On the final business day of October, the Obama Administration released the most complete report yet on how the Recovery Act is performing in the greater U.S. economy.
Of the approximate $160 billion spent through the end of September, the White House says the Recovery Act can be credited with “directly creating or saving about 650,000 jobs.” About 325,000 of those jobs are in education, and over 80,000 are in construction.
Those numbers involve direct and full-time employment according to the metrics used, and the official statement made a point that the number was most likely above 1-million with “indirect” job creation, as well as the impact from entitlements like unemployment insurance, as well as tax cuts.
"The 1-million saved or created has been out for a while,” Vice President Biden’s chief economist Jared Bernstein told CNBC. “If you look at these numbers through the economy, that's the number saved or created."
The White House very much wants this number to be viewed in the context of Thursday’s announcement that third quarter GDP showed a growth rate of 3.5 percent.
“Without the economic recovery act, it's very unlikely that this economy would have expanded at all this last quarter,” Vice President Joe Biden said Friday. “It may even have contracted.”
With the U.S. unemployment rate closing in on 10 percent, the White House is facing pressure to deliver on what many believe to be the most important measure of a successful stimulus—jobs.
Today’s data shows California, with the nation’s 4th highest unemployment, boasts the largest number of jobs saved or created with stimulus spending: more than 100,000.
"It's all about jobs, jobs, jobs," California Governor Arnold Schwarzenegger said during a press briefing. "That is the most important thing, to create those jobs and put people back to work."
Early criticism of data released by the Recovery Board surrounded the failure to address unemployment in the areas of the country hurting most. The White House claims today’s data will show "the highest unemployment rates nationwide reported 25 percent more jobs created and saved per capita than the nation as a whole."
Here’s how the states with the highest unemployment have faired with their stimulus spending:
- With $5.2 billion in funds obligated, Michigan created or saved more than 22,000 jobs. Top recipients included the Michigan departments of Transportation and Education.
- With almost $1 billion in funds obligated, Nevada created or saved 5,667 jobs. Nevada's Clark County School District received the most funds.
- Rhode Island created 2,012 jobs with a total of $673 million going to the state. Of that, $125 million went to its Department of Transportation.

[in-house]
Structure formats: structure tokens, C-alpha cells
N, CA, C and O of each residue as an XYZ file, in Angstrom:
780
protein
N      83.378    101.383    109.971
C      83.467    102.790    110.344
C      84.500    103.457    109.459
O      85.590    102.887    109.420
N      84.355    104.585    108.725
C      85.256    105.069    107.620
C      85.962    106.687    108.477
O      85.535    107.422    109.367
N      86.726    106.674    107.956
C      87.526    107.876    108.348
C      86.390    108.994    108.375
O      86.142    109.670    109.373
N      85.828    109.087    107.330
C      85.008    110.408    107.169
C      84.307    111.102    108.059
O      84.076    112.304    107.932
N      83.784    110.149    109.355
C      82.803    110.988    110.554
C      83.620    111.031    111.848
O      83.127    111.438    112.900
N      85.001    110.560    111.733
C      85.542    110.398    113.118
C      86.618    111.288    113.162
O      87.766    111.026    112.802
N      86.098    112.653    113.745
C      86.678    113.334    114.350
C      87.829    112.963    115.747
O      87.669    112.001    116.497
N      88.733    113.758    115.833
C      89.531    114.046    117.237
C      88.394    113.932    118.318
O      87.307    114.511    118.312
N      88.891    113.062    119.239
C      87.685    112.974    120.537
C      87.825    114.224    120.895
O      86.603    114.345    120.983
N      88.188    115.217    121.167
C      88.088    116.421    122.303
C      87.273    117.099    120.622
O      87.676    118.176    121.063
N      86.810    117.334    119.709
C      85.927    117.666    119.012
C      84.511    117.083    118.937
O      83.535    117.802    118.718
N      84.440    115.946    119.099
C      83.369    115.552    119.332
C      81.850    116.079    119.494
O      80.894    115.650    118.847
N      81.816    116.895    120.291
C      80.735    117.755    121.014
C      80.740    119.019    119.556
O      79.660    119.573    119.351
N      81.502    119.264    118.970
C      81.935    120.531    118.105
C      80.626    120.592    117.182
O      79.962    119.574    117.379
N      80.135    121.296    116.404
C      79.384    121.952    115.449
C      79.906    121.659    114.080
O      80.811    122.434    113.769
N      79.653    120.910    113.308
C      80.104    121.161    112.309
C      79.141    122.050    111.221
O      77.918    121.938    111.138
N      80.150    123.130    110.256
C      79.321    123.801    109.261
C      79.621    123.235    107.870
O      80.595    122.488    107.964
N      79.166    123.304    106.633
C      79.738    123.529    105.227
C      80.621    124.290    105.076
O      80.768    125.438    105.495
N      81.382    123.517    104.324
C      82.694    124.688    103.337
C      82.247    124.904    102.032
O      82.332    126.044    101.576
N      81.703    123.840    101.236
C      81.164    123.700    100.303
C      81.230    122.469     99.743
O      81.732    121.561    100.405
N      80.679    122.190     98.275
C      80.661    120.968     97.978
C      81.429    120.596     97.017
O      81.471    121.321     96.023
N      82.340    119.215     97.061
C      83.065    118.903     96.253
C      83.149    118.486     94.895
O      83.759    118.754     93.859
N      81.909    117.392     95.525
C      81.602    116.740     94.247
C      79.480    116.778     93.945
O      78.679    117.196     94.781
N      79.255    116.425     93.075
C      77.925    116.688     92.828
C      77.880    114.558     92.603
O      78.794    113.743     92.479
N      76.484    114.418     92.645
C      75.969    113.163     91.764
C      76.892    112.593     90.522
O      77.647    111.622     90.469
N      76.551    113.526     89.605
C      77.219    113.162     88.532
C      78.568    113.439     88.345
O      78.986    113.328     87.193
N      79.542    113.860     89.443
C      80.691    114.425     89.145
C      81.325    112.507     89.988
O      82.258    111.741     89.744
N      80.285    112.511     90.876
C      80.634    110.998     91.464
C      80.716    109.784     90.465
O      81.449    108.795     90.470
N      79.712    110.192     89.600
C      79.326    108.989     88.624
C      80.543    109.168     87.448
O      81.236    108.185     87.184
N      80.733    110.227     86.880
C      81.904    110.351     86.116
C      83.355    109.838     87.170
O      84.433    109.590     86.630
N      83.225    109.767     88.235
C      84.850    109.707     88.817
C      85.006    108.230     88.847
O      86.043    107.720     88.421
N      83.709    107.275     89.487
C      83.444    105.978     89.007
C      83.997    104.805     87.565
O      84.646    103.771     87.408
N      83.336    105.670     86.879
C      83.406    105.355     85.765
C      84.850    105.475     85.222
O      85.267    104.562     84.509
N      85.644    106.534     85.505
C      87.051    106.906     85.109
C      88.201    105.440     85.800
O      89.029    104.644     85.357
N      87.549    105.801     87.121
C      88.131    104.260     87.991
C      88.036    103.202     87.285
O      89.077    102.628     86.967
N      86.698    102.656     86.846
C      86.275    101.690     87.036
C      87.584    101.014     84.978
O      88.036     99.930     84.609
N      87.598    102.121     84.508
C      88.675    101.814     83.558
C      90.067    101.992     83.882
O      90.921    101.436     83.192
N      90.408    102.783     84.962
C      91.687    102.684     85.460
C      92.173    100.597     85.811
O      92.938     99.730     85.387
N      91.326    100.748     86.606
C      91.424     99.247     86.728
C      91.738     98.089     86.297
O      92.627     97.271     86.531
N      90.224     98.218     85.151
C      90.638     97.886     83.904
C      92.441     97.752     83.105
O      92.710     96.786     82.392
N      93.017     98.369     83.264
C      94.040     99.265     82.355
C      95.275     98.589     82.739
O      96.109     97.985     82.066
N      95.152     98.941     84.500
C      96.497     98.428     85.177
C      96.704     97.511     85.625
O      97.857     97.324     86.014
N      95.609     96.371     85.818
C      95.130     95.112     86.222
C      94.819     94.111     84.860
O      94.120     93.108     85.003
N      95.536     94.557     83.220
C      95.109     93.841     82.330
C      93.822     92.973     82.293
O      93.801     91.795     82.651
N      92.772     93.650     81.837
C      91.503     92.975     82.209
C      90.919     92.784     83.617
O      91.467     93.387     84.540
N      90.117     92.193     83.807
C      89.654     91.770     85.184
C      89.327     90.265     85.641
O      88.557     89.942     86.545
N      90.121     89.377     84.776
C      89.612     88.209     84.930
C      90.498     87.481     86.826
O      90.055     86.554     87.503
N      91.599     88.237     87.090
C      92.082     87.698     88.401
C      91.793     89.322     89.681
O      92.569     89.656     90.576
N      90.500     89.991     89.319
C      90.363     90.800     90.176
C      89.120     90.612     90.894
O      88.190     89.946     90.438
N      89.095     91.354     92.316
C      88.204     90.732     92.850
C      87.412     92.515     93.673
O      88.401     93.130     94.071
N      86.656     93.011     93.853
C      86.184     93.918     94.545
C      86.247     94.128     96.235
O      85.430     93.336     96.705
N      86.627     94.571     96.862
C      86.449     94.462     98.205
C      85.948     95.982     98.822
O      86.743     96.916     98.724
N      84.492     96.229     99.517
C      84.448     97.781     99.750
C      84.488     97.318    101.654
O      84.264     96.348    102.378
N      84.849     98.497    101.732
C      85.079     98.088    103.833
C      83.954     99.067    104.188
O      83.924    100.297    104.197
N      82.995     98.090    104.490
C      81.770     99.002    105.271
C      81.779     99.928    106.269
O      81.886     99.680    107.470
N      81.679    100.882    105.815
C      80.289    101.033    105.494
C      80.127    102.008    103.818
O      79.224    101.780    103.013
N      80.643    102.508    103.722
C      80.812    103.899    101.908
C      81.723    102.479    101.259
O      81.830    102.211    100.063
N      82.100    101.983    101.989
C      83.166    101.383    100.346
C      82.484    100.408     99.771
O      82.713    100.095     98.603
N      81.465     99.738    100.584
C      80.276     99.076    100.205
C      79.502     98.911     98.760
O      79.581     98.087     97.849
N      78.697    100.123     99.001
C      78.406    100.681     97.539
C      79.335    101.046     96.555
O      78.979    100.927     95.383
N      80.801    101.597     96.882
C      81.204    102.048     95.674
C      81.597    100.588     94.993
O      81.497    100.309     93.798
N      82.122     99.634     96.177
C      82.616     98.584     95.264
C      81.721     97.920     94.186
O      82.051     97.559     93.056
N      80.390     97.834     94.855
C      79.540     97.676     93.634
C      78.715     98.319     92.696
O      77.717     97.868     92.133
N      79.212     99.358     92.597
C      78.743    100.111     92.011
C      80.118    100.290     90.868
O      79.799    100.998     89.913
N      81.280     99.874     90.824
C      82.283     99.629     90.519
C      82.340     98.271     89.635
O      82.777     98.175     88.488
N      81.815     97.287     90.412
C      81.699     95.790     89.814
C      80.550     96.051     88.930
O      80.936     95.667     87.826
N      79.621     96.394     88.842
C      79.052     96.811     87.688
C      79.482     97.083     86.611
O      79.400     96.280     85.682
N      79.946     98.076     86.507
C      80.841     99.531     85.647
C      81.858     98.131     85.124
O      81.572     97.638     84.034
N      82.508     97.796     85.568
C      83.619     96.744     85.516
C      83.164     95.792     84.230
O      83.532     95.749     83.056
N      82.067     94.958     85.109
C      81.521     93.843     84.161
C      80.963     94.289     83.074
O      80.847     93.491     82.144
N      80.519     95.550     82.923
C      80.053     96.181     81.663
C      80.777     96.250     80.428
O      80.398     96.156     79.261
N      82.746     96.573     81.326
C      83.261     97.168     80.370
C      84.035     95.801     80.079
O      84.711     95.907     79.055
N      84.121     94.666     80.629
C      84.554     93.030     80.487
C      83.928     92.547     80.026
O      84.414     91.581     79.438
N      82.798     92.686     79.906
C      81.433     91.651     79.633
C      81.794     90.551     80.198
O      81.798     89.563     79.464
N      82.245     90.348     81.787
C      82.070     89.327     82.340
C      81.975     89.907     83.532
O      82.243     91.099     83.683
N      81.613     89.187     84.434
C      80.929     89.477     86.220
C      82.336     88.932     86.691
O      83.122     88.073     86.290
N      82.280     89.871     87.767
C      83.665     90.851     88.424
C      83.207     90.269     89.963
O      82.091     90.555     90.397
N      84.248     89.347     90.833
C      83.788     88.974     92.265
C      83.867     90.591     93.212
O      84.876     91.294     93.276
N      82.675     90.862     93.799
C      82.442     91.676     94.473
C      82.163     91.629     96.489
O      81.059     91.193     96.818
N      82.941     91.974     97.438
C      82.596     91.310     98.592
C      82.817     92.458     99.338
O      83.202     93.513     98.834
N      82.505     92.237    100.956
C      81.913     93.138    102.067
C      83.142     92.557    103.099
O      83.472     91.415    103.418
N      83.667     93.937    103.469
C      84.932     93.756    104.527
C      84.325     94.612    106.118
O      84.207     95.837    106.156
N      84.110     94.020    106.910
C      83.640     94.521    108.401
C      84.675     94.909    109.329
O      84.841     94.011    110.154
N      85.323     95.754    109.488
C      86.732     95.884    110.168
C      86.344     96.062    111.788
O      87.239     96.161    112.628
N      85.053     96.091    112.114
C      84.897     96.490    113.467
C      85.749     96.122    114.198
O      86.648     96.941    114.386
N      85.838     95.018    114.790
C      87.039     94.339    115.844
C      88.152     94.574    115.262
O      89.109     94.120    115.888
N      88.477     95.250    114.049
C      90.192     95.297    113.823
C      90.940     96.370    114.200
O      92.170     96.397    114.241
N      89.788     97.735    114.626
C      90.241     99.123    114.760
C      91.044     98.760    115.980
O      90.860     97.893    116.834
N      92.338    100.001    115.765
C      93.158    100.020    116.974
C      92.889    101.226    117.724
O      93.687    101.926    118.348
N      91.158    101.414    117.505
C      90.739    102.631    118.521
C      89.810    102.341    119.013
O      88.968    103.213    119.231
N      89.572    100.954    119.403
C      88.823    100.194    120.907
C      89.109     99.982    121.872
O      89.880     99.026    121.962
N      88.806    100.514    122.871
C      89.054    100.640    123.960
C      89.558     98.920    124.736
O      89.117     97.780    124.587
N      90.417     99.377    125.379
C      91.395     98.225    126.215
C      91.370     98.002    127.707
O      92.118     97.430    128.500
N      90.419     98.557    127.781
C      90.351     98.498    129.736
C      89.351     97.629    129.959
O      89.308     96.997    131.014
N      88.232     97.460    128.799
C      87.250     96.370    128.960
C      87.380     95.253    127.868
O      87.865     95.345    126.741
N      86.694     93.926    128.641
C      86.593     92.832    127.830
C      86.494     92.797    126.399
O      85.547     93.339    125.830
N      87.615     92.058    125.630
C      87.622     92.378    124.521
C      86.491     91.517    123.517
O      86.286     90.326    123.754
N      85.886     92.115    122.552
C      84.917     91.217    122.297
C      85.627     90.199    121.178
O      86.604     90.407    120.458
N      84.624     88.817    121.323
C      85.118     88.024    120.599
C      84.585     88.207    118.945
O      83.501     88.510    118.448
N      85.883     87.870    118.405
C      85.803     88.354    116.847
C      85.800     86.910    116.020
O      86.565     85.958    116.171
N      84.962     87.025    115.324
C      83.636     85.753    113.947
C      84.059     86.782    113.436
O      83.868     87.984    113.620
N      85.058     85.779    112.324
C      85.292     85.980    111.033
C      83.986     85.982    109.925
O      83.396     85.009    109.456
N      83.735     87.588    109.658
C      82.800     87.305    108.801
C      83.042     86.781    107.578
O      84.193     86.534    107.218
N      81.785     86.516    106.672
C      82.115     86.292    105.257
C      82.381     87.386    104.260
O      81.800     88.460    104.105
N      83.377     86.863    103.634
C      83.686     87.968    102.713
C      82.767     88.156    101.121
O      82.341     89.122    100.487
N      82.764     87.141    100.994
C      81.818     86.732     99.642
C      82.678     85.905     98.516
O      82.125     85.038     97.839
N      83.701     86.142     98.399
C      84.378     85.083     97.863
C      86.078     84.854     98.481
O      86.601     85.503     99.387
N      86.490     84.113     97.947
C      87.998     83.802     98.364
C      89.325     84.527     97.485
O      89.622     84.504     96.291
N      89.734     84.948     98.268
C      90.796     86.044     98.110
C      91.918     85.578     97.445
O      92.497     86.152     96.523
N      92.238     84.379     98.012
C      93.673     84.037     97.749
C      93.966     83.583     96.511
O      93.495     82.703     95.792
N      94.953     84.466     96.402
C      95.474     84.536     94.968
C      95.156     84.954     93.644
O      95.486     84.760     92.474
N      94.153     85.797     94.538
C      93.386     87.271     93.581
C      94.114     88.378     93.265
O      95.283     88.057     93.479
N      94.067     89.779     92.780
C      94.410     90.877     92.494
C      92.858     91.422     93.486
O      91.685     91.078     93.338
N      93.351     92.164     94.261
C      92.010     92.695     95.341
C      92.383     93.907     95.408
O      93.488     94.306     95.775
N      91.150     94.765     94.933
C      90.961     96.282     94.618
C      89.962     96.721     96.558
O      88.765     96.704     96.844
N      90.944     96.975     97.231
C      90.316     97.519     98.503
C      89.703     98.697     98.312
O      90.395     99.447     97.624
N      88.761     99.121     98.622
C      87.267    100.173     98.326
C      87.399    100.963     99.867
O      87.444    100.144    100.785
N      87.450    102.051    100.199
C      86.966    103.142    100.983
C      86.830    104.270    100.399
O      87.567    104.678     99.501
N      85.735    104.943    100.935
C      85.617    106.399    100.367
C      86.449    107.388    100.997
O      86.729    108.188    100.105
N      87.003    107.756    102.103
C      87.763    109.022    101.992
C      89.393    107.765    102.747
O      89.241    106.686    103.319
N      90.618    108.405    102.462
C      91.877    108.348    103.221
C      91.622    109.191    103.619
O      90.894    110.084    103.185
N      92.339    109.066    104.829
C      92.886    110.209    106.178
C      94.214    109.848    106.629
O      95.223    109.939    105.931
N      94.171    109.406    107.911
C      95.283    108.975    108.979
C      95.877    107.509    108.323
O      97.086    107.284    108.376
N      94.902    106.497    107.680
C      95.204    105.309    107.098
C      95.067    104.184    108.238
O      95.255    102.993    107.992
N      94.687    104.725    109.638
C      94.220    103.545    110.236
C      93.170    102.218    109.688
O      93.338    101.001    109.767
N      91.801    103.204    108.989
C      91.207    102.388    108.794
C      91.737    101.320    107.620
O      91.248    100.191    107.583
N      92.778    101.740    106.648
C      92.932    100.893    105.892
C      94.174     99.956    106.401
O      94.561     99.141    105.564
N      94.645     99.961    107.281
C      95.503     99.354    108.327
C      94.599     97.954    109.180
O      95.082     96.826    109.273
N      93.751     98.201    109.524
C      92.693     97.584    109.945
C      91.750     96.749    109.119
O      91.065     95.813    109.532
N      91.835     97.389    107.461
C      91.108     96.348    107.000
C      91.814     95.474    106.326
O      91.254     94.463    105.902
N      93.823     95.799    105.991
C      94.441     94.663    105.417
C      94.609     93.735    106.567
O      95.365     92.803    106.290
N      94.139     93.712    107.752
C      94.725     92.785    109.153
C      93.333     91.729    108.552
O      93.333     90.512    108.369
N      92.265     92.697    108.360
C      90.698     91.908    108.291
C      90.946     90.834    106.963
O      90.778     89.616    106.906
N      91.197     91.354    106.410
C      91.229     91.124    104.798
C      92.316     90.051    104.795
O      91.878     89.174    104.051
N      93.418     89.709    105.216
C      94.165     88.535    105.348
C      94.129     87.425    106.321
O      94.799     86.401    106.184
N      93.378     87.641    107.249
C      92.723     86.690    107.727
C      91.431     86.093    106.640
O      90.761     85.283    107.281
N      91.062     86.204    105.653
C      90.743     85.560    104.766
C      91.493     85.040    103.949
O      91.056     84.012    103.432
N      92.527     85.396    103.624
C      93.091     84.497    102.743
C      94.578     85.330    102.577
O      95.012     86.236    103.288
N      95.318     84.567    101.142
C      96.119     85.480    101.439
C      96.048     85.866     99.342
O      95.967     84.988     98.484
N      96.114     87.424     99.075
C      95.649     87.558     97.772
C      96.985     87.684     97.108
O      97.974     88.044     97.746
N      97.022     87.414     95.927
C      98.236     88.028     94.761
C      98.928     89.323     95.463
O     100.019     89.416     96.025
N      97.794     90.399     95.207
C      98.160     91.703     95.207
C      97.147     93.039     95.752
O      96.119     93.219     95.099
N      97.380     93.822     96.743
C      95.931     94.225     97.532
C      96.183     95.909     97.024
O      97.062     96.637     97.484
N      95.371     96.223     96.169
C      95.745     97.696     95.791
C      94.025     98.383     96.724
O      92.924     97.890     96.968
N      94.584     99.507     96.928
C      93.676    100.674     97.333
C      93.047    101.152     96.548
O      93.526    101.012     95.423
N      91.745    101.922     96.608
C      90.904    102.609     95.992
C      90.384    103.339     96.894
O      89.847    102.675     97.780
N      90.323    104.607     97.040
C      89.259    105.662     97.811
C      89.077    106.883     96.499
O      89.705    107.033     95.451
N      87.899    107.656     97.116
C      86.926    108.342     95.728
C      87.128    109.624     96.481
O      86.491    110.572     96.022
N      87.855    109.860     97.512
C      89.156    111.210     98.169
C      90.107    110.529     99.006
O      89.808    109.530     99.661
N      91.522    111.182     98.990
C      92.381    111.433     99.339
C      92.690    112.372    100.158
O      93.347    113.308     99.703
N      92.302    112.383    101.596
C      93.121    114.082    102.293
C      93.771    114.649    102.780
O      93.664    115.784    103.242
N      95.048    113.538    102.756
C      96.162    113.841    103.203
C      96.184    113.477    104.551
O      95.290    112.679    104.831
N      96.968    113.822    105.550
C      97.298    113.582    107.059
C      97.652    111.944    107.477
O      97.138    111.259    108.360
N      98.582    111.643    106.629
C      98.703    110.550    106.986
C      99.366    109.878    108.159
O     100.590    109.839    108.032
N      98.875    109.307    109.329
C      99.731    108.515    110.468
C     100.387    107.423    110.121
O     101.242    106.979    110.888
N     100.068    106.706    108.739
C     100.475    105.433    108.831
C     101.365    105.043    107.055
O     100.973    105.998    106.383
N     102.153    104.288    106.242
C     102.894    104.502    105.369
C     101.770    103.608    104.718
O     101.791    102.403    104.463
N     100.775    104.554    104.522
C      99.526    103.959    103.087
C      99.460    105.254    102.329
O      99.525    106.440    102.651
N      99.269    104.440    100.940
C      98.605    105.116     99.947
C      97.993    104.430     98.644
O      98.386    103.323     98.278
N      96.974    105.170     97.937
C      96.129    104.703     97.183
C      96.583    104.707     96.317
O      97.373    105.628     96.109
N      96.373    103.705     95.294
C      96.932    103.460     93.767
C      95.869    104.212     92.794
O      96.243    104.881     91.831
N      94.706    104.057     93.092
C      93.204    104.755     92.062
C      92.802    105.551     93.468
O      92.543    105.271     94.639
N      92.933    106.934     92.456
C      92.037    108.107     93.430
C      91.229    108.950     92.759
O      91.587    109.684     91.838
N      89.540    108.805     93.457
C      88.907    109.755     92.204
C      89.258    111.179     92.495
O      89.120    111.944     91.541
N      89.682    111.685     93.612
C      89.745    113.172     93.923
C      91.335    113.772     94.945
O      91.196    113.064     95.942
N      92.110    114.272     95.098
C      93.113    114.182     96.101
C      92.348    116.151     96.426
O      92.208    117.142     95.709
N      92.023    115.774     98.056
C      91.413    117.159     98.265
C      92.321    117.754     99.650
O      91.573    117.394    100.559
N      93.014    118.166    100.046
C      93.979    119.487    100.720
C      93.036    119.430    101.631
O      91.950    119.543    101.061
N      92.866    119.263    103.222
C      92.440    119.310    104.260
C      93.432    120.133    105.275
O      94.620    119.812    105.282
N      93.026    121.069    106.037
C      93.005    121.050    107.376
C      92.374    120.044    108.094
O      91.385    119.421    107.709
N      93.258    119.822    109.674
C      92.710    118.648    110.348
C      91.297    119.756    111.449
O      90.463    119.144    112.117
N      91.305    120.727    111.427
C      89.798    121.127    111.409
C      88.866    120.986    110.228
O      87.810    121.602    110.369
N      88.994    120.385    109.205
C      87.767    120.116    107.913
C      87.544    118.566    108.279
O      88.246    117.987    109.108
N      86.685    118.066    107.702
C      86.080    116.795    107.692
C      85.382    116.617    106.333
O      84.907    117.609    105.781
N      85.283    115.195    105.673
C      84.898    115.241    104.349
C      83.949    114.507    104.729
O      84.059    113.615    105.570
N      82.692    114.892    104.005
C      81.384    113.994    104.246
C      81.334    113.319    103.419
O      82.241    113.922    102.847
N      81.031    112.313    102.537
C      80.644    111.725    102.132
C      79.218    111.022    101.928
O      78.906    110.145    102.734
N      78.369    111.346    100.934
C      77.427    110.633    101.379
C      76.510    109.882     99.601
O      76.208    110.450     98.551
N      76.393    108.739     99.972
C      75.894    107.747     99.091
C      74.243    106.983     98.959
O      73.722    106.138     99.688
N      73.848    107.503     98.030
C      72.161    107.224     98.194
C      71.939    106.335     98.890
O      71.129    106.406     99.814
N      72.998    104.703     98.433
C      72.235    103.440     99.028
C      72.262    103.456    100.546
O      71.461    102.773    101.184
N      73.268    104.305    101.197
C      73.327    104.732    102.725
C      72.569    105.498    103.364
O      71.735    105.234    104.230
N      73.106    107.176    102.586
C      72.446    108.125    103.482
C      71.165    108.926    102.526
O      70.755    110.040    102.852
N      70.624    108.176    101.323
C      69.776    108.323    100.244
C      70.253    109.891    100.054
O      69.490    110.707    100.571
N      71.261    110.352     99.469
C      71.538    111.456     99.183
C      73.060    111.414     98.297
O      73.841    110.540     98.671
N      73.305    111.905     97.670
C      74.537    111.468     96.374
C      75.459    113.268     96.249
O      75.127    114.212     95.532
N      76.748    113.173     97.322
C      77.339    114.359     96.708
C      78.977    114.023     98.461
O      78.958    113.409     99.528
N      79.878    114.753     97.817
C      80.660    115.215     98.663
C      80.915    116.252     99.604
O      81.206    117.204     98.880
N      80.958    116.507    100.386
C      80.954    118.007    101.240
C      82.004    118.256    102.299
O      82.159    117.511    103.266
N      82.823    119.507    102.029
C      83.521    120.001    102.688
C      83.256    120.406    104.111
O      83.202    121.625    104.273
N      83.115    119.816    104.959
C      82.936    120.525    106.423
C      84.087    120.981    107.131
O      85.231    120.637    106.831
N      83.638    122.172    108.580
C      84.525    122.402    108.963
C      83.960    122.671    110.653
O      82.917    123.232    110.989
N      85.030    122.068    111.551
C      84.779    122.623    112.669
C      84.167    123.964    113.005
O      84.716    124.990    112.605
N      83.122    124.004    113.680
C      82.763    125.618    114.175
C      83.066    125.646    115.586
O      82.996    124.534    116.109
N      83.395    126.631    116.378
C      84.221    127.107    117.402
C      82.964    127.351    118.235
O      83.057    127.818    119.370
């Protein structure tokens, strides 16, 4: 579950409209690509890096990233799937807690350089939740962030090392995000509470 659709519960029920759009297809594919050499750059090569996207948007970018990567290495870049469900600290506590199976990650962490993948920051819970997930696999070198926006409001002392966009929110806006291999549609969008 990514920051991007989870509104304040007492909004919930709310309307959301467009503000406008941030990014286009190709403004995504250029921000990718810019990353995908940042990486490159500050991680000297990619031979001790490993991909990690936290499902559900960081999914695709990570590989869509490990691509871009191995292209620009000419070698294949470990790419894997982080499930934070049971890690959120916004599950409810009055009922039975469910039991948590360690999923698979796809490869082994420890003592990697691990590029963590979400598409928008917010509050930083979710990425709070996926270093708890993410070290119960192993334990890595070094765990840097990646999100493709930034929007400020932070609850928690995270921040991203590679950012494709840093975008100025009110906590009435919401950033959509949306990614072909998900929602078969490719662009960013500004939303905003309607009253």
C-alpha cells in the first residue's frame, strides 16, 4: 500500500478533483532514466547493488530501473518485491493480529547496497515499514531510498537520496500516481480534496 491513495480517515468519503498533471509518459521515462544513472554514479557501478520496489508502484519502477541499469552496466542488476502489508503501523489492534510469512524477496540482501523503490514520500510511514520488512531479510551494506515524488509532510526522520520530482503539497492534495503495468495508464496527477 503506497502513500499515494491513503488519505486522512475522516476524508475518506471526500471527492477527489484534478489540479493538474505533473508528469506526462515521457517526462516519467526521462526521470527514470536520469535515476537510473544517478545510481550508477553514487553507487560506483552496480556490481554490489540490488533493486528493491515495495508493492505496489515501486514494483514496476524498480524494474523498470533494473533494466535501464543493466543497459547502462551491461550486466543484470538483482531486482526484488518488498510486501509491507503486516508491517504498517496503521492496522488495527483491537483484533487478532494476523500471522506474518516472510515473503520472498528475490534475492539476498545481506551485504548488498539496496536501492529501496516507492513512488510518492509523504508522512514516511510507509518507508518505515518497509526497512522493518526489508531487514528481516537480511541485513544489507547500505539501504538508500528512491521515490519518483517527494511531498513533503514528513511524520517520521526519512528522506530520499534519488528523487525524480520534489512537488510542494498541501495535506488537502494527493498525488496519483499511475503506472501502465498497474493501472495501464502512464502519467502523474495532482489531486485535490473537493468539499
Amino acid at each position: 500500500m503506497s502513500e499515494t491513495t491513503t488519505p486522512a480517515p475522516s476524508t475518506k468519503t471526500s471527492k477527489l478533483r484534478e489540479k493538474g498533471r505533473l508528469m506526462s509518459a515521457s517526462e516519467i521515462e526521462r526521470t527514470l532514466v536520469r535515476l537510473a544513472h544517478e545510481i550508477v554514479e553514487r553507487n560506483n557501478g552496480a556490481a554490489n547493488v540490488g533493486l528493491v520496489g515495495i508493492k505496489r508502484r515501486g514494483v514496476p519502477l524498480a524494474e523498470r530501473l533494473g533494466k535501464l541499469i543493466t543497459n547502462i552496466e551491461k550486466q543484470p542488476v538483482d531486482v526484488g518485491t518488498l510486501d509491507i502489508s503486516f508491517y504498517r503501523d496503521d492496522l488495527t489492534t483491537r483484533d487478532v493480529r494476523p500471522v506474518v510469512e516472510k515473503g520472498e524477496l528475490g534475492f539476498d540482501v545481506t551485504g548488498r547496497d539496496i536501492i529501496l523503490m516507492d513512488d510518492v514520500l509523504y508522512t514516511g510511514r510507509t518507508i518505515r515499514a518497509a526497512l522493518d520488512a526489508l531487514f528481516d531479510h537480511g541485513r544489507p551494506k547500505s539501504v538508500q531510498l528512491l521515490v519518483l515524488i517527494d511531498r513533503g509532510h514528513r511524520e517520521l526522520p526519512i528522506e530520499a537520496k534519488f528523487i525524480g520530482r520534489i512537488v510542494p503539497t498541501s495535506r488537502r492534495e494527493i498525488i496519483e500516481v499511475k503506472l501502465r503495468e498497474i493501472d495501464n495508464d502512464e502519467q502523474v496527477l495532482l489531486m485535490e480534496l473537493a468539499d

Today’s data dump included a total of 130,362 reports: 13,080 from federal contracts, 116,675 on grants, and 607 on loans.
The top stimulus contracts went to nuclear cleanup. Savannah River Nuclear Solutions got $1.4 billion dollars for its work in Aiken, SC. The largest grant goes to California's Office of Planning and Research - $4.4 billion to support education. Solar power firm Solyndra was given the largest loan in the amount of $535 million.
“Analysis by both the Council of Economic Advisers and a wide range of private and public-sector forecasters indicates the Recovery Act contributed between 3 and 4 percentage points to real GDP growth in the third quarter, suggesting that in the absence of the Recovery Act, real GDP would have risen little, if at all, this past quarter.”
Critics have pointed to the rising rate of unemployment as a symbol of the Recovery Act’s failure. When next week’s government jobs report is released, the expectation is that the unemployment rate might rise as high as 9.9 percent.
Bernstein says, that is not the correct way to view the Recovery Act.
“The Recovery Act is shaving about two percentage points off unemployment,” Bernstein told CNBC. “About 10-percent unemployment is unacceptably high. (But) I think we can all agree that about 12 percent is a lot worse.”
Other critics have pointed to inaccuracies in the reporting process, saying that the jobs numbers are not reliable.
Again, the White House is quick to respond, saying that the historic amount of transparency is unprecedented and that the process is a work in progress—but constantly improving.
“We have made a lot of progress in the subsequent days sharpening the data so that visitors to the site (recovery.gov) can be confident in what they see,” the White House said in an official statement.
About 22-percent of the $787 billion in stimulus funds has been spent so far.
To see the actual numbers, go to recovery.gov, and the updates will be available at some point on October, 30.
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